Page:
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Jonah Awaits The Destruction of Nineveh

                                    30 x 48

Gouache, chalk, pencil, and pen on canvas

Black Bible Illustrations
The prophet Jonah sitting in the shade of the leafy gourd vine. MultipleWorlds Media logo

Jonah has just preached for people to repent and is now waiting for the

fire of God to fall. Not the fire of revival, but the fire of divine punishment.

Jonah is the Old Testament prophet best known for his harrowing experience in the belly of a whale'. Not as well publicized is his anger at God's mercy toward a society he perceived as enemies of his own ethnic group, and the object lesson God taught him using things of nature to demonstrate His disapproval of desire for revenge.

Jonah's response to God's commandment to preach to the city of Nineveh is to "get out of Dodge." Warning the Ninevites of impending judgment is repulsive to him because they are idol worshipers and sworn enemies of Israel; known for their cruelty in battle and conquest.

As far as Jonah is concerned, they deserve all the divine judgment God can pour out. Jonah's escape plan takes him to Joppa, where he boards a ship headed for Tarshish - about 2000 miles in the opposite direction from where he is supposed to be going.

God prepares a huge sea storm—so violent the sailors resort to jettisoning the cargo. Throughout this entire scenario, Jonah is in the bottom of the ship asleep!! They all begin calling on their various gods for help. The ship's captain finds Jonah, wakes him, and begs Jonah to call on his god—hoping his is the deity capable of calming the storm. When Jonah realizes he is the one causing the weather disturbance, he tells the crew to throw him overboard so the storm will cease.

The sailors do all they can to avoid such a drastic measure, but as soon as Jonah hits the water, the sea stops raging. The sailors are astounded and glorify the God of Abraham, Isaac and Jacob; offering a sacrifice and making vows to Him.

God prepares a huge fish—and Jonah is swallowed and spends three days and nights inside its stomach. At some point in this gastric environment, Jonah repents of his disobedience and prays for God to deliver him.

After God commands the fish to vomit Jonah onto the shore, he obediently preaches to the city of Nineveh - warning them to repent of their sinful ways, or face divine destruction in forty days. Word of his preaching spreads throughout the city, to the point where the king himself declares a period of repentance, fasting and prayer. Meanwhile, Jonah retires to a bluff overlooking the city from the east and eagerly waits to see the metropolis reduced to smoke and ashes.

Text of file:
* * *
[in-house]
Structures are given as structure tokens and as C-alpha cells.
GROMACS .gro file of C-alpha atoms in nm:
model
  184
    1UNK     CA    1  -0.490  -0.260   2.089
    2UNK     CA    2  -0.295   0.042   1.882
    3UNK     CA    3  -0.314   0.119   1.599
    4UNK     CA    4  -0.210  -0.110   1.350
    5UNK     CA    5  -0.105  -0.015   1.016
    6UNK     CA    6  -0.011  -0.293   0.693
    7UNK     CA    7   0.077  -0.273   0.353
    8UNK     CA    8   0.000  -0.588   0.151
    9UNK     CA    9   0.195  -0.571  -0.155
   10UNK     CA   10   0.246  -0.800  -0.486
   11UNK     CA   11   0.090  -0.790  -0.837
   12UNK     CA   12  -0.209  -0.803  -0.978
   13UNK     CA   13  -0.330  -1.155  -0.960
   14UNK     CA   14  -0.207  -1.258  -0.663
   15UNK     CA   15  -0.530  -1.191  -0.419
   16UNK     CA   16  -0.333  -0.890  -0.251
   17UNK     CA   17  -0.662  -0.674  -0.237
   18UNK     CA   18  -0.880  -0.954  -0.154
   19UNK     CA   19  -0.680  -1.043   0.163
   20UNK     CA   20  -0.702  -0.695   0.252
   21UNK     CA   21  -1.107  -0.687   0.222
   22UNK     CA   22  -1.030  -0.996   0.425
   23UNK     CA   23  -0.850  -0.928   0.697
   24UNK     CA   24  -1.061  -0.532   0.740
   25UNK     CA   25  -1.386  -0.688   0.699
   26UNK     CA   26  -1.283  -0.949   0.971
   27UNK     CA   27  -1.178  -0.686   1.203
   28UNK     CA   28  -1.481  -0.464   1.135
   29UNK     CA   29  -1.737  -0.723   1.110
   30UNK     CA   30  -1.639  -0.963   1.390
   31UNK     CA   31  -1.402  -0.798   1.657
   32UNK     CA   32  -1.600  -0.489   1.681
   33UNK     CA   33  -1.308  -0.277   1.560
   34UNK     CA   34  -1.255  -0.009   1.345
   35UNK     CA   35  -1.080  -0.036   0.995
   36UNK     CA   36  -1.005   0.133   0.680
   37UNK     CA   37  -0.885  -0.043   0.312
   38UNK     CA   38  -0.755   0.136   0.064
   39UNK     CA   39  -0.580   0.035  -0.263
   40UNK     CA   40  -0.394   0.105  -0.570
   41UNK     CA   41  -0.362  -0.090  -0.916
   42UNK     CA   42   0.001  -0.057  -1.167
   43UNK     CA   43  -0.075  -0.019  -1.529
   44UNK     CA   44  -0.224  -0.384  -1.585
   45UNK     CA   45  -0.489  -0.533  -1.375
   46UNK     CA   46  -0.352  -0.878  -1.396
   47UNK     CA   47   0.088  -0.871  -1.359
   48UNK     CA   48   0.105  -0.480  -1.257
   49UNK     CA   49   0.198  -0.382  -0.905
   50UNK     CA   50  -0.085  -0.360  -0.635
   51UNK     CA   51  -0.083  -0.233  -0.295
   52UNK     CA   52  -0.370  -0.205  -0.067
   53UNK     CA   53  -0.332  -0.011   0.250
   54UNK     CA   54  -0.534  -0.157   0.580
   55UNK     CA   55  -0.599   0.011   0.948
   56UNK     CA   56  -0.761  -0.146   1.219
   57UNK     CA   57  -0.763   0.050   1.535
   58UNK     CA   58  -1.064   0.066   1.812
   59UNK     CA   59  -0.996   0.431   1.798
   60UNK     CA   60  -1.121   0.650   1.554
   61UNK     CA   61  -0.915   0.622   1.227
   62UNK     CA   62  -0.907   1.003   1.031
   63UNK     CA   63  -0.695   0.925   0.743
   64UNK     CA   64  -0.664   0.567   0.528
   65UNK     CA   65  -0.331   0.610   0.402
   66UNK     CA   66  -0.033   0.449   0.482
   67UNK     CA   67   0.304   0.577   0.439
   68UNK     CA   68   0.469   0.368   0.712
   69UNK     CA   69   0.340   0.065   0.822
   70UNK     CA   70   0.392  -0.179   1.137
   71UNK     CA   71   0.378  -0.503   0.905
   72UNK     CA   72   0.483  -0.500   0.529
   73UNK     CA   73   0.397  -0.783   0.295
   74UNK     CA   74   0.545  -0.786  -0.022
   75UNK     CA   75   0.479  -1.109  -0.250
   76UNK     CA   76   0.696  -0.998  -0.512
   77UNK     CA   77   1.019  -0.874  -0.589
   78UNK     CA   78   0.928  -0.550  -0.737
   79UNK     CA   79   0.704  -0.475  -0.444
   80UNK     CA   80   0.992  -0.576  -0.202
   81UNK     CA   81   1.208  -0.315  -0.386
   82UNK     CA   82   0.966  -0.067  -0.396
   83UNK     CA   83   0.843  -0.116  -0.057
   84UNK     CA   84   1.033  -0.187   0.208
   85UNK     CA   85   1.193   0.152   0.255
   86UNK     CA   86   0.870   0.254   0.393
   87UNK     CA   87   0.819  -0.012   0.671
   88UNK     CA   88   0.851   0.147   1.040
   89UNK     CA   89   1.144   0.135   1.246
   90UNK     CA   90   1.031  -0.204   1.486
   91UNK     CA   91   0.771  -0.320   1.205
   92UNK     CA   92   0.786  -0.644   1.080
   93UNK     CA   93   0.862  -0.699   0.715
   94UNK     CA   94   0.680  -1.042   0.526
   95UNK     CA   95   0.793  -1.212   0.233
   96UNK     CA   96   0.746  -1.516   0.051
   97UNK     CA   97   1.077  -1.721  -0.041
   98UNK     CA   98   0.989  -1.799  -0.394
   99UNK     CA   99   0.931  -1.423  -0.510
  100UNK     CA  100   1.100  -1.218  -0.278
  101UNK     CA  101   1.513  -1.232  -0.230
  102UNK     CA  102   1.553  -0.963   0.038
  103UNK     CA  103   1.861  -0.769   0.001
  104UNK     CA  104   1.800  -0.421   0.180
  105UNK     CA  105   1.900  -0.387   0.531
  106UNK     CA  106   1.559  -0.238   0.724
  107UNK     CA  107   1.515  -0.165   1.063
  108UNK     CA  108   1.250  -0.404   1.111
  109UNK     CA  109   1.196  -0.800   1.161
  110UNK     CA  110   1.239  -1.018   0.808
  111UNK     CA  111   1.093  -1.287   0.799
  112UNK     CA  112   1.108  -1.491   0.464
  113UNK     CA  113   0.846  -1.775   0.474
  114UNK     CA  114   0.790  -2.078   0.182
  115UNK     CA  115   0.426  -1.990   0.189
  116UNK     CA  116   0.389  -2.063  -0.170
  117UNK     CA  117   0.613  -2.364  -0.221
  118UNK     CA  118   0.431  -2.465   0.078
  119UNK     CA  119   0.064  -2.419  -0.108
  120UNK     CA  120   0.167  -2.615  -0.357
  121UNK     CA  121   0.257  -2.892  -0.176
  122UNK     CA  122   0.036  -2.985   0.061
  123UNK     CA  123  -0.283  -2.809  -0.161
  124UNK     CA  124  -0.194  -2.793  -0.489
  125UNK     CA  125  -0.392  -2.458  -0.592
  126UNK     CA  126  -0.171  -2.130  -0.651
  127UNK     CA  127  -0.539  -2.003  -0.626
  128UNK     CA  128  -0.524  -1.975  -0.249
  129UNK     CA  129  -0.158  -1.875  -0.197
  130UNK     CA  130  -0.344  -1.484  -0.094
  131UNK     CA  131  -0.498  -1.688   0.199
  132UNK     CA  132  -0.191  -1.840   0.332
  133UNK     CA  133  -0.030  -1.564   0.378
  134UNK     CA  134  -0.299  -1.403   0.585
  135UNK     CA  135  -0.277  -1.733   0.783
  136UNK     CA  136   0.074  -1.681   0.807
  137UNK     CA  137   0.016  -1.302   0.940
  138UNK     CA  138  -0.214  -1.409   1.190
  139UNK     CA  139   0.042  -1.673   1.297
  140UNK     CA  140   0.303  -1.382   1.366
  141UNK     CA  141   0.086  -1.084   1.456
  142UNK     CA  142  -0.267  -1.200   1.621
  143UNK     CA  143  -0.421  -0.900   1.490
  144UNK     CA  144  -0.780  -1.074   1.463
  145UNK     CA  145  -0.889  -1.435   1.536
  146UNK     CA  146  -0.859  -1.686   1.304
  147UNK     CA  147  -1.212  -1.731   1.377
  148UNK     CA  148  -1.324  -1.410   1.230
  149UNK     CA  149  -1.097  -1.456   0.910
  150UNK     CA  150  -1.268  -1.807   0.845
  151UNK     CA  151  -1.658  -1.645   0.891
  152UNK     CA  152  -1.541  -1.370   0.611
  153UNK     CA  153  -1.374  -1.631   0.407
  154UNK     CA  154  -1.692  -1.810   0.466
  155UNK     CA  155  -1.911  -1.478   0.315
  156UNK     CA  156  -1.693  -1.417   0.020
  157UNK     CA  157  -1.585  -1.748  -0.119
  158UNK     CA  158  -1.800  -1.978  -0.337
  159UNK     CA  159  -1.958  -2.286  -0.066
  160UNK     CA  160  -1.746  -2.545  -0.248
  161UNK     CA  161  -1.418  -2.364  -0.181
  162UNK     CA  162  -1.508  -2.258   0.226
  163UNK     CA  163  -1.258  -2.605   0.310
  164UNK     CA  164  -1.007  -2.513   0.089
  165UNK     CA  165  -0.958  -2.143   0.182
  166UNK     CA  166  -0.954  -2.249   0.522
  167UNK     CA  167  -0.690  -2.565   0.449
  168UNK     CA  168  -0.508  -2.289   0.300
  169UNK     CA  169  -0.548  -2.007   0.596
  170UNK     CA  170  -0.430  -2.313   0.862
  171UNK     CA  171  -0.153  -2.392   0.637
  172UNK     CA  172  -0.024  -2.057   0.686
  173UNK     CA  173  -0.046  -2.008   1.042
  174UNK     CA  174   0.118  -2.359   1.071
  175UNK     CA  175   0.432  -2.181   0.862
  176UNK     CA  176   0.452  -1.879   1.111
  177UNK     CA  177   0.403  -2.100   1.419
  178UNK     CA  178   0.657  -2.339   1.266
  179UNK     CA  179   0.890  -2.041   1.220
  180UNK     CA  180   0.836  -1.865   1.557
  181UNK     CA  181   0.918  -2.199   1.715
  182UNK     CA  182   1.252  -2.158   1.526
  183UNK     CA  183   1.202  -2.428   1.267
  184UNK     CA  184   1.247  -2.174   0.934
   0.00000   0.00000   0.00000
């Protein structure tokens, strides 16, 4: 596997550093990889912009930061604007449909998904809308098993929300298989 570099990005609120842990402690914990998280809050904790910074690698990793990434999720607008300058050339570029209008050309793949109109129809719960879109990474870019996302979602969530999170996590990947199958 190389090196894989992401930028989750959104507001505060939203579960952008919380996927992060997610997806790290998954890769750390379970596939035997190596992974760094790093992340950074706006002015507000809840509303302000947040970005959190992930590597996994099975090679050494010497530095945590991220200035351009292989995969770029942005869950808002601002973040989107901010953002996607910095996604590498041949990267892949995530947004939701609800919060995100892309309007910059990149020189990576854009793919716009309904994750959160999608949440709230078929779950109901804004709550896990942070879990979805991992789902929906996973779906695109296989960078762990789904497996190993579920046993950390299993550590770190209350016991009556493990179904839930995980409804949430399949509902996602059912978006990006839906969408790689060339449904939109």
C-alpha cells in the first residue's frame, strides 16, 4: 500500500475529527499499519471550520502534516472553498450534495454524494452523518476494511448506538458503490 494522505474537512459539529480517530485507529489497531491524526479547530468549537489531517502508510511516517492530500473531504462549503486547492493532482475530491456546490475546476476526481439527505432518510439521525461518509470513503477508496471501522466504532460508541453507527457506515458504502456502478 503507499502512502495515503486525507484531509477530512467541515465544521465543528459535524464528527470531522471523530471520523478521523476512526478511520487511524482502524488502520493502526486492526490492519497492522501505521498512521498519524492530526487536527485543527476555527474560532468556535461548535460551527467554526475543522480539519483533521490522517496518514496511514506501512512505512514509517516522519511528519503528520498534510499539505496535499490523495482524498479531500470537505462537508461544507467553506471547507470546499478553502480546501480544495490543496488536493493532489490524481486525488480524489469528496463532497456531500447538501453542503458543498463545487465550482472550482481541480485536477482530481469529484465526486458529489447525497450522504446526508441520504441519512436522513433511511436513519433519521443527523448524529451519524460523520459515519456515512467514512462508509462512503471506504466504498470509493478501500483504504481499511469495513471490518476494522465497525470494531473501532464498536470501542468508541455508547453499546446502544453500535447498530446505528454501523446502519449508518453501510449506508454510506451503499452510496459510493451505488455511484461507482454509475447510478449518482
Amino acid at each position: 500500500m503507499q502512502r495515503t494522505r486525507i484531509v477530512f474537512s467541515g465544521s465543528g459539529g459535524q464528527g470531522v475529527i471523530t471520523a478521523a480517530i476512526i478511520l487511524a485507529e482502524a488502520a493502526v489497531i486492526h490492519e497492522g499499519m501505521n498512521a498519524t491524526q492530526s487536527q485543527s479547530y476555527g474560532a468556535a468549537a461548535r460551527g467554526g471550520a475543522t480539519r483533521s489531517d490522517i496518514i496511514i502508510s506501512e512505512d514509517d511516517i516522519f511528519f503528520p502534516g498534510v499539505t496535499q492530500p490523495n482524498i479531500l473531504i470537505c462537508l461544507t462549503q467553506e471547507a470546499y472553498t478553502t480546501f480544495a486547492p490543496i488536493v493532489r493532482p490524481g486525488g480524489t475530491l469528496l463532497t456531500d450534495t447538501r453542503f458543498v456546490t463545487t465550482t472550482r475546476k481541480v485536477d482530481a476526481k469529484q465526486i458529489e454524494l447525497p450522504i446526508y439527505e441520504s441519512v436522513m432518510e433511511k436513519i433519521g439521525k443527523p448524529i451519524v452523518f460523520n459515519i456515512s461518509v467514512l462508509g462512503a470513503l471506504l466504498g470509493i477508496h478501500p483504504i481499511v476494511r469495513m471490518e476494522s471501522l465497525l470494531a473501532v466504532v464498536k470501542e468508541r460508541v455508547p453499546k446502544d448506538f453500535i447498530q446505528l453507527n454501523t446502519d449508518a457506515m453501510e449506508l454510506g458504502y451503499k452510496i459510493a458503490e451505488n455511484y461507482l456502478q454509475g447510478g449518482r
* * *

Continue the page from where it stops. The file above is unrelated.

In stark contrast to most preachers of righteousness, Jonah is hoping his warning of repentance has no effect on the hearts of the people. He would rather see God's judgment than His mercy. Much to his chagrin, the Ninevites sincerely repent. And true to the merciful nature of God, He honors their repentance and withholds divine punishment. This angers Jonah greatly and brings us to the moment captured in the painting. Jonah has constructed a makeshift booth for his viewing comfort, but...

God causes a leafy gourd vine to sprout by the barrier—which quickly grows tall enough to form a shade barrier against the unrelenting daytime heat. God is showing mercy to Jonah in light of his recent traumatic sea experience and the stress of preaching to a foreign populace in a city of three days' journey. But God is also getting ready to teach Jonah why mercy is preferable to judgment. The shade from the gourd vine is a huge relief to Jonah, until...

God prepares a worm—which attacks the vine with relish and kills it. Now the shade is gone. And as soon as the vine wilts...

God prepares a vehement east wind—a sirocco—a harsh, hot wind common to northern Africa and West Asia - with speeds that can reach almost 100 kilometers an hour. This, combined with periods of the sun beating down on Jonah, creates a hostile environment so unbearable he wishes for death.


While Jonah is feeling sorry for himself, God patiently reminds him that people are much more valuable than plants; and if Jonah can feel sorry for a gourd vine, why wouldn't God have compassion on an entire city?

Fine artist Trenet Worlds


God says mercy rejoices against judgment.

In his interactions with man, God's foremost desire is to demonstrate his goodness and mercy. God is not willing that any should perish. We shouldn't be willing either.

If this painting spoke to your heart, please buy me a coffee :-)
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